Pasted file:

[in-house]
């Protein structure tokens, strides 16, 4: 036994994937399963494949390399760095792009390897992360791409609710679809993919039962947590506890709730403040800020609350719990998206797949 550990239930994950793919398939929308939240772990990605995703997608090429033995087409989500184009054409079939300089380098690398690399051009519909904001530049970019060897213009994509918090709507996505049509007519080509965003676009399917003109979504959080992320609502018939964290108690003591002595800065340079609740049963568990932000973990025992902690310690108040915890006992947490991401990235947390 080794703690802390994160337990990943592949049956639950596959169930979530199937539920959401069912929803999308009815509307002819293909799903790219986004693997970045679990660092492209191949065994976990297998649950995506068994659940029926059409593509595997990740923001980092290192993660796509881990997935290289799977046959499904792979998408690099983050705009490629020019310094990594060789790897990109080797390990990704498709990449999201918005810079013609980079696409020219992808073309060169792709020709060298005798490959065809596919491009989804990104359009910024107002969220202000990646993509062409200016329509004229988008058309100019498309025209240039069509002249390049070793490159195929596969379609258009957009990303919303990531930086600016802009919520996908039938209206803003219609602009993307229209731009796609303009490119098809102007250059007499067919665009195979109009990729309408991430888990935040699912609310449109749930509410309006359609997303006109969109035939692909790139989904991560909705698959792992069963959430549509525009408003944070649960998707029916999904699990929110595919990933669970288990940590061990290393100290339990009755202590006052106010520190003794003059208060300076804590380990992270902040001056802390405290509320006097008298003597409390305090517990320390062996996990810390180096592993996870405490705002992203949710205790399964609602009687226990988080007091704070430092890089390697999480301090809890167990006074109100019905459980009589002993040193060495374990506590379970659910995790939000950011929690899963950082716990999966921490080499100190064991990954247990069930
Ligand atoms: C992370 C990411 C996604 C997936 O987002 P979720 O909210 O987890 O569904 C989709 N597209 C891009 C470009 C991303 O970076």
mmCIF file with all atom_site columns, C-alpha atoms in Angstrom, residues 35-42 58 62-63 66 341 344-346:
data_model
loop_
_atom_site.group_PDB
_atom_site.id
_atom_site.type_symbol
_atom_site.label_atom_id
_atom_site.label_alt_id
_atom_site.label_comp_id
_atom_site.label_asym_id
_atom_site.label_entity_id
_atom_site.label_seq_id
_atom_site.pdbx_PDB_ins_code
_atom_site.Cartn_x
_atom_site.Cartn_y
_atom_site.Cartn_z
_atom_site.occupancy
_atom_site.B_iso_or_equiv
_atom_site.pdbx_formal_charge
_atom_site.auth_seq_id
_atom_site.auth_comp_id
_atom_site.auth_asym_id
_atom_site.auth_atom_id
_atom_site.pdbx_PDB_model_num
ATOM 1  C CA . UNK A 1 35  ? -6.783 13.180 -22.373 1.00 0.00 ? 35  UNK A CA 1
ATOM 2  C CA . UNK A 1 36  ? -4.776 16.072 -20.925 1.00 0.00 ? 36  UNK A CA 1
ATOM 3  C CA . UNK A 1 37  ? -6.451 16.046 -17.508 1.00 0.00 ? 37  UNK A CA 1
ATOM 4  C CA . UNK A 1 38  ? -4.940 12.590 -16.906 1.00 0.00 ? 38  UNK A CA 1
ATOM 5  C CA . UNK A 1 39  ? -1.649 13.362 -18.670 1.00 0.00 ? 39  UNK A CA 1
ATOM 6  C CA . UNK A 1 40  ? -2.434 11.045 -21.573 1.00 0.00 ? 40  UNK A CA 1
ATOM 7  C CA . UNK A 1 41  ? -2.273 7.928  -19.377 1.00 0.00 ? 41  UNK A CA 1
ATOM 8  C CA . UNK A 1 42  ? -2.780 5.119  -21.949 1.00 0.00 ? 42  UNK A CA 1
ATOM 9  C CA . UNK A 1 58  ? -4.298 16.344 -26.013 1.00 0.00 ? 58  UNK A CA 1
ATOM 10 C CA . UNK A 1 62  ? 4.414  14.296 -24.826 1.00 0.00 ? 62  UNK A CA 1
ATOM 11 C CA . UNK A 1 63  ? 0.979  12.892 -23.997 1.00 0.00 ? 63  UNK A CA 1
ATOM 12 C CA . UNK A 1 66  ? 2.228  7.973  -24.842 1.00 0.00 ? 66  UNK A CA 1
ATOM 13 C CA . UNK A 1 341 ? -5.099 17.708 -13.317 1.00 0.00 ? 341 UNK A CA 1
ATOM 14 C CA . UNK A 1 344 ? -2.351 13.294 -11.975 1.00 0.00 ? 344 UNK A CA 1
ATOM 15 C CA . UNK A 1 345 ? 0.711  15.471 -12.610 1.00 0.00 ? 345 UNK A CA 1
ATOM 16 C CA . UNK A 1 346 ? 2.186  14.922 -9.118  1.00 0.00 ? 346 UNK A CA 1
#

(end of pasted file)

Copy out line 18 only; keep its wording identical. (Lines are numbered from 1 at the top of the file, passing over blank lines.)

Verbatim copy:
_atom_site.Cartn_y